Mabasa had left his day job to concentrate on writing and publishing, only to reckon with a reality check in the face of proliferate copyright infringement.

While poor sales are not so much a result of electronic duplication as they are of street vending, one may argue that the biggest challenge threatening the sustainability of our literary sector is the digital migration of readers — from Feso to Facebook, from Maidei to MySpace.

While writers can exploit new tools and maintain their stake in the public discourse, visibility does not always translate to profitability, understandably to the demoralisation of our foremost artists.

I keep insisting with a heavy heart that Zimbabwe risks literacy without literature as our emphasis shifts from digging to plowing.

One has to give it up to Keen for his brilliant dissection of the deep end of Silicon Valley but his arrogant, polemical approach weakens his argument more than it aids it. For him, the digital revolution spells the convergence of ignorance, bad taste and mob rule.

His preoccupation with amplifying the downside makes his book a rather misanthropic and subjective caricature instead of the jam-packed trove his book could have easily become, considering his useful research.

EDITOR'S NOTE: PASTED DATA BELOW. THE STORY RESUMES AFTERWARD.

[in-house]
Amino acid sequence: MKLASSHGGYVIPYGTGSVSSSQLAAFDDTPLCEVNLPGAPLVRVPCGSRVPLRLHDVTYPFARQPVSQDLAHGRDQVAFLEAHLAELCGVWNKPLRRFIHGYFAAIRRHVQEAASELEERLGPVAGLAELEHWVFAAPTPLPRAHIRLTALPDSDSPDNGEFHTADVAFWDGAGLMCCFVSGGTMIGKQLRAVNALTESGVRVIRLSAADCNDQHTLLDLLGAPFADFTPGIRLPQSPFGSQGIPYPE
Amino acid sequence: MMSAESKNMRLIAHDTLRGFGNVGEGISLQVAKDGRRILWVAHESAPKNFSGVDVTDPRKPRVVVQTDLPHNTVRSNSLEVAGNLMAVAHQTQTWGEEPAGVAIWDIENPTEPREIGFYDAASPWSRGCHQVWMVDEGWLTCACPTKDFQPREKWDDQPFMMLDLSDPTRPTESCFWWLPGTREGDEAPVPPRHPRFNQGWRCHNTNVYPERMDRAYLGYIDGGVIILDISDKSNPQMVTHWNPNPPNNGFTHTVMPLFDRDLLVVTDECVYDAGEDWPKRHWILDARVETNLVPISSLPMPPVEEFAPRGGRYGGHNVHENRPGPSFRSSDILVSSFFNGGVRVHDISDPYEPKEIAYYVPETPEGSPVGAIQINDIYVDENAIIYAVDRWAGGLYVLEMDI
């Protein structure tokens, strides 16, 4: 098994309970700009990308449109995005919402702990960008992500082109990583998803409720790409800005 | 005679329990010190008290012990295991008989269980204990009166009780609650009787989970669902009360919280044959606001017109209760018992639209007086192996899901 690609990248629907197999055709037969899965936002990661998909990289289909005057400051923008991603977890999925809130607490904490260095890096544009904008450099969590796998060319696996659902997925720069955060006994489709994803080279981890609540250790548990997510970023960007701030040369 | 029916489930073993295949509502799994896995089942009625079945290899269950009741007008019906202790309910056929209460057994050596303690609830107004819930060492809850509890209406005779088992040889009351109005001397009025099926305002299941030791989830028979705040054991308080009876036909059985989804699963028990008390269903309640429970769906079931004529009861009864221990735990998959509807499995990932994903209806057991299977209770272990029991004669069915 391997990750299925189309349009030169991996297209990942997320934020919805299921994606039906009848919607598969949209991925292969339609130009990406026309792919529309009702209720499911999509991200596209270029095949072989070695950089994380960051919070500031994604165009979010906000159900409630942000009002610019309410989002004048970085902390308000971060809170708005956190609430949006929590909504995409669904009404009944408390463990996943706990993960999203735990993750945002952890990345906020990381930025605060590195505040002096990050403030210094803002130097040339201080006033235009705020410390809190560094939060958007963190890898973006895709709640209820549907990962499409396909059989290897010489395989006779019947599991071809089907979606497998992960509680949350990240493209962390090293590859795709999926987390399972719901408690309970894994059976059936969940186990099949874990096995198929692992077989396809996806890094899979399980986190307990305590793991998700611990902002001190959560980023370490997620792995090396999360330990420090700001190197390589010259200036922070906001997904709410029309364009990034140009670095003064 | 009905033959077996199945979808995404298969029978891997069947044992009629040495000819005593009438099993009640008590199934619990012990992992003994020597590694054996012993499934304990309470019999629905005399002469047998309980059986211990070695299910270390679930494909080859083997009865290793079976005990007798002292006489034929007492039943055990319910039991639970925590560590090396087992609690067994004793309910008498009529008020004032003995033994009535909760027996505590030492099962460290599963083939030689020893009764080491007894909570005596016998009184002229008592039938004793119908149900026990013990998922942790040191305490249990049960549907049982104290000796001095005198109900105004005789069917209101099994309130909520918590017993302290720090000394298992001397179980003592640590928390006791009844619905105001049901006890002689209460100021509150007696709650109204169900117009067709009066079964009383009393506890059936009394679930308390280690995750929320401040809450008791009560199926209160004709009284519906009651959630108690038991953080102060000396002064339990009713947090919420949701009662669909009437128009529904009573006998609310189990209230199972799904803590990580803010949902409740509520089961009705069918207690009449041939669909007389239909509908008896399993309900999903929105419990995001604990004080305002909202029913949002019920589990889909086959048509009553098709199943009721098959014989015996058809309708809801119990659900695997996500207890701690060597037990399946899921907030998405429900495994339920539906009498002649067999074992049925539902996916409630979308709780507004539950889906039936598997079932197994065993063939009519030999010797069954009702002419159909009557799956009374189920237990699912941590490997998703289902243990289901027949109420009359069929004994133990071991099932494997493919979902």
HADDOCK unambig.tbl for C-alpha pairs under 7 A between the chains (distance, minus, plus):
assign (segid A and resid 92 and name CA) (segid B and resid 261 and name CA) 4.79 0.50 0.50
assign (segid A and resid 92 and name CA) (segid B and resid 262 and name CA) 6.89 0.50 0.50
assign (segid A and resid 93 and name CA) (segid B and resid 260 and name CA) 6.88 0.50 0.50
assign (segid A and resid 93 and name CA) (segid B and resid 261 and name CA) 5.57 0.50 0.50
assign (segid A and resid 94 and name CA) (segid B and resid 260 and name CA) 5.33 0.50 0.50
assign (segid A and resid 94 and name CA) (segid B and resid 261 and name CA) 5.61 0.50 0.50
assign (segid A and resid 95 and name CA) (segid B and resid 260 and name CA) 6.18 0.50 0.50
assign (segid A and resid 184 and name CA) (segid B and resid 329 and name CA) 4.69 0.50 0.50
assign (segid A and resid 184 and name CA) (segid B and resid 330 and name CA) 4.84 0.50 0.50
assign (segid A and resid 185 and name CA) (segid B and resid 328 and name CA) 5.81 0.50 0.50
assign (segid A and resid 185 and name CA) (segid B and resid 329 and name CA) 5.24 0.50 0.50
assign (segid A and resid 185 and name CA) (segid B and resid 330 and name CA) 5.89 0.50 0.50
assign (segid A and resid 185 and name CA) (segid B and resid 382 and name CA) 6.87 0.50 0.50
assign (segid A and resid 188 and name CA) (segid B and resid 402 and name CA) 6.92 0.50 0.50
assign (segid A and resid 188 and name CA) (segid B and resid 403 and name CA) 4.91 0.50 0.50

While one can concur with most of his arguments, he pitches his argument in high culture mode and alienates most of his audience. He carelessly peddles the idea that unless one is a functionary of the cultural elite, they are not entitled to express themselves.

Ironically, such a position neither protects nor promotes culture but makes it parochial and static. We do need a hedge around culture. It springs wild and free. Class will outlive crass.

He juxtaposes his now obsolete digital to YouTube and bemoans the latter’s departure from his own vision.

Whereas he wanted classics and hippies (his personal taste) playing out from every “orifice,” new technology enables anyone access and outlet.

As the infinite replication of Bachs, Chopins and Mozarts, fresh soundbites fine-tuned to the concerns and tastes of their time are streaming in.

Instead of the West dumping down taste to the Rest, we are empowered to speak back and to exchange our own stories.

While mediocrity abounds in ubiquity on the Internet, gems are not altogether absent. Teen heartthrob Justin Bieber (of whom I am no fan) was discovered on a file-sharing site only to break into international acclaim.

The dynamic is that while the Internet is inundate with mediocrity, genius is bound to stand out. It is up to users to separate grain from hay sheaves, a skill universally available.

However, Keen is not altogether beside the point. Transplanting his reservations to the local setting, I have similar revulsion to the torrent of mediocre, lyrically inept and often obscene urban contemporary music which threatens to crowd out polished and mature content.